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New Year Promises Hope and Hardship for The Autoport Motel

by on December 29, 2014 6:00 AM

The end of the year is hectic time for many people, but the past few months have been especially frantic for Greg and Linda Mussi.

The co-owners of the Autoport Motel and Clem’s Roadside Bar and Grill have been sued, torn apart on national television and have narrowly avoided foreclosure on their long-standing business – and the challenges keep coming.

“The bank gave us until the end of the year to proceed with the foreclosure, which is rapidly approaching,” Greg Mussi says. “But subsequent to that, there have been several people that have expressed interest in partnering with us.”

The Autoport, which is Pennsylvania’s first and oldest motel, was the subject of an October episode of Hotel Impossible – a travel channel reality show in which a team of experts provide guidance to struggling hotel owners. Host Anthony Melchiorri worked with the Mussi to fix staffing issues, address scandalous rumors about the Autport’s alleged past as a swinger’s bar and renovate one of the motel’s room in a vintage style.

Linda Mussi, who now runs to the hotel side of the business, says the entire process was “really overwhelming and mortifying,” even if it attracted the attention of potential business partners.

“There were some spaces we went into that I was embarrassed about, or maybe it was my mouth and my temper I was a little embarrassed about,” she says, recalling an obscenity-laced tirade she went on at one point in the episode.

Linda Mussi – a teacher by trade – says she’s learned a lot about how to run the business from two college classes paid for by the show, but admits that's no substitute for years of experience in the hospitality industry.

“This is really an awesome piece of property, but we just need a little bit of help,” she says. “One of the things Anthony told us on the show was: ‘From now on, hire people more experienced than you are.’”

And that’s exactly what the Mussi’s hope to do.

Greg Mussi says that several large, corporate hotel chains have expressed interest in the business. He says that even if the Autoport were to fly under a corporate flag, the business would still remain the Autoport and hold on to its small town charm.

But that’s not really what Mussi wants to do. Given their strained finances, he knows he doesn’t have the time or resources to be as selective as he would in picking a business partner. However, he says that some things are more important than money.

“This isn’t just a flip. We want this place to stay here,” Mussi says. “It’s a piece of history, built back in 1935. It’s a landmark in our town, and just selling it off wasn’t even an option.”

Mussi says he is currently in negotiations with one particular hotel owner for whom he has high hopes. As an individual with experience in hotel management and with ties to State College area, Mussi thinks this possible partner recognizes the Autoport’s potential.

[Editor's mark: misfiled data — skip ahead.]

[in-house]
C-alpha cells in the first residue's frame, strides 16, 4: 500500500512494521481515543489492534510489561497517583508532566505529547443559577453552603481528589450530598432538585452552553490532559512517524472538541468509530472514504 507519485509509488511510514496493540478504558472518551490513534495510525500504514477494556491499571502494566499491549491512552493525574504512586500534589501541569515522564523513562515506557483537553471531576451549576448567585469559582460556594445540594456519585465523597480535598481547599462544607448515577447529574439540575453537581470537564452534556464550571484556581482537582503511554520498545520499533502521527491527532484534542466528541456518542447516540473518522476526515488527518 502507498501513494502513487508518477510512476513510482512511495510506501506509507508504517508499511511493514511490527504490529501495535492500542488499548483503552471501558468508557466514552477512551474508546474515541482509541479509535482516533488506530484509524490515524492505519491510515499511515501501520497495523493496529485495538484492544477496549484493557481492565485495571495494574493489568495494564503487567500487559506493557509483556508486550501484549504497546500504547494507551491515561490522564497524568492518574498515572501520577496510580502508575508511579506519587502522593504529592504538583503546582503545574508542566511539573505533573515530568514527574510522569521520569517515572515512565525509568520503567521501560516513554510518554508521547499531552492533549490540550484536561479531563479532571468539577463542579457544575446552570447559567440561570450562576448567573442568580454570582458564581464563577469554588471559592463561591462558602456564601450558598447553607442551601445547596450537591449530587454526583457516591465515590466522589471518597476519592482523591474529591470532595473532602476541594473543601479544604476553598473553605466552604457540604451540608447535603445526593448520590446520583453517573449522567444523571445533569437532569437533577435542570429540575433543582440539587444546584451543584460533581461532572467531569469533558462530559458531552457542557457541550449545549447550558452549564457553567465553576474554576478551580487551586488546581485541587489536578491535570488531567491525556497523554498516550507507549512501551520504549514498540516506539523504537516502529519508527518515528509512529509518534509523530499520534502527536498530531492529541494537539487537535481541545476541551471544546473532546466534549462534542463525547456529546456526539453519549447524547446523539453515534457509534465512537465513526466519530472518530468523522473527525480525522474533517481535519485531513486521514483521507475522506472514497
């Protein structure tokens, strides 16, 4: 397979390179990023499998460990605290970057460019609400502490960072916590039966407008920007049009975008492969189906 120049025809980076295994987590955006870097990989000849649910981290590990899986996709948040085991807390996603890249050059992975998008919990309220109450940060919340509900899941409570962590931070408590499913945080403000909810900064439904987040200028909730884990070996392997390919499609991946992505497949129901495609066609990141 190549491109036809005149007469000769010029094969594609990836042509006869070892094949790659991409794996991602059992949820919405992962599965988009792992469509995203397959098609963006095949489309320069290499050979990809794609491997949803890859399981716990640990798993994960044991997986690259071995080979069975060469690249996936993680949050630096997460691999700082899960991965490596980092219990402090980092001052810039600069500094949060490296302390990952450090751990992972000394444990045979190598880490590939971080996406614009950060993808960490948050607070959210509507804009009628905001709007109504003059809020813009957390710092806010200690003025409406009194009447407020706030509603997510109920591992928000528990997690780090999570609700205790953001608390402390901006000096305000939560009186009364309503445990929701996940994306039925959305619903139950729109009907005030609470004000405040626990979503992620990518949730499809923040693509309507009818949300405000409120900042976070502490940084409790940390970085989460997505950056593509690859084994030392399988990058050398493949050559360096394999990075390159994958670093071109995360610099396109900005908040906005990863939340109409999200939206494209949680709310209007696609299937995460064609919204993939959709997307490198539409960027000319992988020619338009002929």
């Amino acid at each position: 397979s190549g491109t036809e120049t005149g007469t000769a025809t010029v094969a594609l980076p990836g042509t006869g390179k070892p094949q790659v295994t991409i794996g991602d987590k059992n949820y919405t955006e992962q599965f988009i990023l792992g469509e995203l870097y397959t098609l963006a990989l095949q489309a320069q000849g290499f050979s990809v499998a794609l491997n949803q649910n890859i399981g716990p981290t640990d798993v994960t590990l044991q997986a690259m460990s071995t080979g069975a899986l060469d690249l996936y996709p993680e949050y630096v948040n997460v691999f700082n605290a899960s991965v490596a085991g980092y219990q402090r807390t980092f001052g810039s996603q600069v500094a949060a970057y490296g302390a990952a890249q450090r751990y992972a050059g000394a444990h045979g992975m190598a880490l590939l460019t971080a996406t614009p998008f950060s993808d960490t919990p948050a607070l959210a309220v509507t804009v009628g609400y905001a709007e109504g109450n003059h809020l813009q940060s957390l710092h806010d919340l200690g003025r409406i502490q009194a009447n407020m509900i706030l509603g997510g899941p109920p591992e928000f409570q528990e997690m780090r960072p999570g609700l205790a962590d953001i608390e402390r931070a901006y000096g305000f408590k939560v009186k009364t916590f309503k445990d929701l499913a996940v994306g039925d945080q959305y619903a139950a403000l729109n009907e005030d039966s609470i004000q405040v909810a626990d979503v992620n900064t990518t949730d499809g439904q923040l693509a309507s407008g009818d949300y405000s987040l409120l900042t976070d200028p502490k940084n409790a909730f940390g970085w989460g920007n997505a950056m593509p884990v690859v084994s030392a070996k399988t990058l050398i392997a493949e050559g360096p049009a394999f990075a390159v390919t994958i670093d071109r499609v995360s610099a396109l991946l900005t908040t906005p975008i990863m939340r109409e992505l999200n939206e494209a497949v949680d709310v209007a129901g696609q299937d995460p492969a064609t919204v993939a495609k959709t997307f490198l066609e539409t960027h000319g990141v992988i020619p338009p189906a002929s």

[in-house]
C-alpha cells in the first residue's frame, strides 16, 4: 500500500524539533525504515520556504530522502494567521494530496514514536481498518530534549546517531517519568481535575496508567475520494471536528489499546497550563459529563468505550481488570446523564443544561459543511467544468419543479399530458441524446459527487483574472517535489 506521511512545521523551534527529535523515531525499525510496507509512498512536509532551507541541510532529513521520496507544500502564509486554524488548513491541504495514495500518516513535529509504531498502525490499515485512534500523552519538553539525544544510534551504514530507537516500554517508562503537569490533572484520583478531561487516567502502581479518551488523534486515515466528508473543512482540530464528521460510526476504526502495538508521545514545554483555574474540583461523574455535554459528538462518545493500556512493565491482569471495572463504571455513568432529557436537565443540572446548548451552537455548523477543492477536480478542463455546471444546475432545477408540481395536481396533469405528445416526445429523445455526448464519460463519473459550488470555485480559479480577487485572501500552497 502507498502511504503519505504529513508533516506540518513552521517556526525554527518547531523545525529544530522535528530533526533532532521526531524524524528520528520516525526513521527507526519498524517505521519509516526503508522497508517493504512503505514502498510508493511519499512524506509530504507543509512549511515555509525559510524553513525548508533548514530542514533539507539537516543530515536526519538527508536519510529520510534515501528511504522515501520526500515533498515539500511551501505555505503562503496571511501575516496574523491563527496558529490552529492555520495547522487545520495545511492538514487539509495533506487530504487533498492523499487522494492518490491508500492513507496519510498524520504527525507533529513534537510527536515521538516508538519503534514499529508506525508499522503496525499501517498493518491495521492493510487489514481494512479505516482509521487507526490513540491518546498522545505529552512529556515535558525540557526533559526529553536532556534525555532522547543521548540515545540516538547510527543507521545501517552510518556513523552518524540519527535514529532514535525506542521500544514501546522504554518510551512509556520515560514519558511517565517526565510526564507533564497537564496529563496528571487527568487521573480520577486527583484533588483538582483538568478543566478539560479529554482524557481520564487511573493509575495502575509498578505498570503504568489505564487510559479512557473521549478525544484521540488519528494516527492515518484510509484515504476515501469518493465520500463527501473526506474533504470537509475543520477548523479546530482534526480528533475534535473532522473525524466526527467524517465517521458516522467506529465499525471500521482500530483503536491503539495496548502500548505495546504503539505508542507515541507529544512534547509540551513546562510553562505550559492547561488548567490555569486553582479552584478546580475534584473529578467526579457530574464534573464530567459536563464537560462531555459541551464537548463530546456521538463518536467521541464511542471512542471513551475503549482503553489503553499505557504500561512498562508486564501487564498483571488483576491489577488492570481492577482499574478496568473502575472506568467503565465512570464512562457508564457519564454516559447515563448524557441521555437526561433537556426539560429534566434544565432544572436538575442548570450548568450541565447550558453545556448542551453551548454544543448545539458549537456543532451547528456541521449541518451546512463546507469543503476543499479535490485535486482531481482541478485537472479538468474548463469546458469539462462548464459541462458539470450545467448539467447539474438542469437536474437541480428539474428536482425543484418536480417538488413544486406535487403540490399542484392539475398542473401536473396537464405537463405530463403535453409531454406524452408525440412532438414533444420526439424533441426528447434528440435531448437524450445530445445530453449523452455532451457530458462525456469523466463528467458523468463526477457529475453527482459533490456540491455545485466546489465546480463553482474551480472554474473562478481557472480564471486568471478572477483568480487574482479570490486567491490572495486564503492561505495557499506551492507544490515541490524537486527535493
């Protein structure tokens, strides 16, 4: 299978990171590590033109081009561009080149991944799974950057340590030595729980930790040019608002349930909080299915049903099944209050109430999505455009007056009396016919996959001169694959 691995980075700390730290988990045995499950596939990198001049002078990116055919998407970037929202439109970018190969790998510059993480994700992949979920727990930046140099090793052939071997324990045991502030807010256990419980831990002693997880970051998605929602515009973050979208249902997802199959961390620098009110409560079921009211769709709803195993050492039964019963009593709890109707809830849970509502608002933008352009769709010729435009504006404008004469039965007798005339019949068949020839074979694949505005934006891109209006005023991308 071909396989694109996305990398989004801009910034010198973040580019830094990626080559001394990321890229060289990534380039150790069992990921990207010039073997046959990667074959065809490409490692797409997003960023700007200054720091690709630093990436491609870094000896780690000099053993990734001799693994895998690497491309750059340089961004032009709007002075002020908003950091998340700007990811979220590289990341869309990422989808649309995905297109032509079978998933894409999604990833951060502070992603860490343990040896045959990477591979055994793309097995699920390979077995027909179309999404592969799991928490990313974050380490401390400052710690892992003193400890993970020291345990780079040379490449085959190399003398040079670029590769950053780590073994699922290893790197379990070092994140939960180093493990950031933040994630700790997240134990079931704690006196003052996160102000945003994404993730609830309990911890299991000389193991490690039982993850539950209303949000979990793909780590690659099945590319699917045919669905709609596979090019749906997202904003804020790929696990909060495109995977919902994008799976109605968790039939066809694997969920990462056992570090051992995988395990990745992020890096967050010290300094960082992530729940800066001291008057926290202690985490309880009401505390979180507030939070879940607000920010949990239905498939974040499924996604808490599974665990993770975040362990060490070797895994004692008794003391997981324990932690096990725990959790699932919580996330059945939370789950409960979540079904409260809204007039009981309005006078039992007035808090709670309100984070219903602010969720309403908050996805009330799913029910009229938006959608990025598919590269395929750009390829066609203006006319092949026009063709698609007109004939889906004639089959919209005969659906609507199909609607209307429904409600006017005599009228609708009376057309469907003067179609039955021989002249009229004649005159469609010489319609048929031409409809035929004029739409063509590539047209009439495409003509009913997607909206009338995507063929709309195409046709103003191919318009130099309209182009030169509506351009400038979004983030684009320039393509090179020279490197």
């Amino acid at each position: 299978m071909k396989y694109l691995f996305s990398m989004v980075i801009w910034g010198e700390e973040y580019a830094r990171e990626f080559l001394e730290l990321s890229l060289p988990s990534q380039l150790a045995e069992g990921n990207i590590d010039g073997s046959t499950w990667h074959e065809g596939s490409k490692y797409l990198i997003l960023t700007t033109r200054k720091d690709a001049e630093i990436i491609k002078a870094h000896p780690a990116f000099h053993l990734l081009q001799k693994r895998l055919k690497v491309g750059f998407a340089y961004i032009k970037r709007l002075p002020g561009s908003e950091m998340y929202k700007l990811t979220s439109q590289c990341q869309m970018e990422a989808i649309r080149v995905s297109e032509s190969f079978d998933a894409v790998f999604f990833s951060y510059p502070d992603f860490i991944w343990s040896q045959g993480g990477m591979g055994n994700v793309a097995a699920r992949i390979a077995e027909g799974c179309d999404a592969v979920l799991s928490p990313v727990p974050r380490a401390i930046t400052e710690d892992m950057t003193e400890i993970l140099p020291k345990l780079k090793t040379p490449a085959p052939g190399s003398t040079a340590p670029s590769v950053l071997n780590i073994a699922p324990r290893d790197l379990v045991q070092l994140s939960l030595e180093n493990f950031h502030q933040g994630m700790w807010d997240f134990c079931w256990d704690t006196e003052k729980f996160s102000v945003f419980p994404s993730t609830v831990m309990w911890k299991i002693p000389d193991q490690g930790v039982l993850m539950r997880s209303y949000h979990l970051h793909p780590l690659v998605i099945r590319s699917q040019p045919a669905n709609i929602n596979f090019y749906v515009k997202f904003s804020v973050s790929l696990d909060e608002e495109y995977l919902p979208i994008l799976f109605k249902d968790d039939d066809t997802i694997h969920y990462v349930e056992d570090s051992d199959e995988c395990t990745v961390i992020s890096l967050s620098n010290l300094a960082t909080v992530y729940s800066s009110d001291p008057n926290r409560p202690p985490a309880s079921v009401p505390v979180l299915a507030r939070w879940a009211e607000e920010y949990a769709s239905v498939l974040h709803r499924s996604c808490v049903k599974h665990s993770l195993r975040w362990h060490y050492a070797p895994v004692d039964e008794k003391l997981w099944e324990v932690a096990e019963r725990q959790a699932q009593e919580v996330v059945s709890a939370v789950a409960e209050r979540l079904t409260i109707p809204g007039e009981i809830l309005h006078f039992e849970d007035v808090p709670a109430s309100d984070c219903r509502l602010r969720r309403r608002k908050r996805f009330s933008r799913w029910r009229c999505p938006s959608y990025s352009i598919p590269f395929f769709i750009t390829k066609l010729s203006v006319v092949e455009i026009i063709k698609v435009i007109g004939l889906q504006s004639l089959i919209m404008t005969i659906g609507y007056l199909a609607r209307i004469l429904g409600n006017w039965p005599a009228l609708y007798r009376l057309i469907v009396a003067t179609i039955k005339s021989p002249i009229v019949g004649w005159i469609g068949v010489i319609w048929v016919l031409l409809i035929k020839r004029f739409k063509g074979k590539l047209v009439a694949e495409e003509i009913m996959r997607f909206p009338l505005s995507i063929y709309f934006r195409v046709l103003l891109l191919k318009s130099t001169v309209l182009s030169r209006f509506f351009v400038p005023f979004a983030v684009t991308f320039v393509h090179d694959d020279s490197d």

He’s wary about giving away too many details – given that negations are ongoing – but says he has no doubt the Autoport has a bright future.

However, the Autoport’s future has been complicated by a lawsuit brought against the restaurant side of the business, Clem’s Roadside Bar and Grill.

The owners of Clem’s Café in Blairsville sued Clem’s Roadside Bar and Grill for alleged trademark infringement. One of the owners of the Blairsville Clem’s is the ex-wife of Clem Pantolone, who founded the State College Clem’s with the help of the Mussi’s.

Mussi says the name of the restaurant is registered with the state of Pennsylvania, and their lawyers have given no indication that Pantolone using his own name in his business constitutes trademark infringement.

According to court documents, both sides of the lawsuit are required to submit briefs to the court by Jan. 14. Mussi says he trusts in the judgment of the courts to make the appropriate decision.

In the meantime, the Mussi’s plan to introduce a new menu at Clem’s and to continue renovating their motel rooms based on a template provided by the Hotel Impossible staff. Mussi says the bank has been lenient in providing time for them to find a business partner, which he hopes to have finished by spring. 

“I think, overall, this has been a very positive experience for us, and, with a little luck, we look forward to being around for another 70 years,” Mussi says. “Hopefully we won’t have anymore reality TV shows done about us.”

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Michael Martin Garrett is a reporter and editor for who covers local government, the courts, the arts and writes the Keeping the Faith column. He's a Penn State alumnus, a published poet and the bassist in a local indie rock band.
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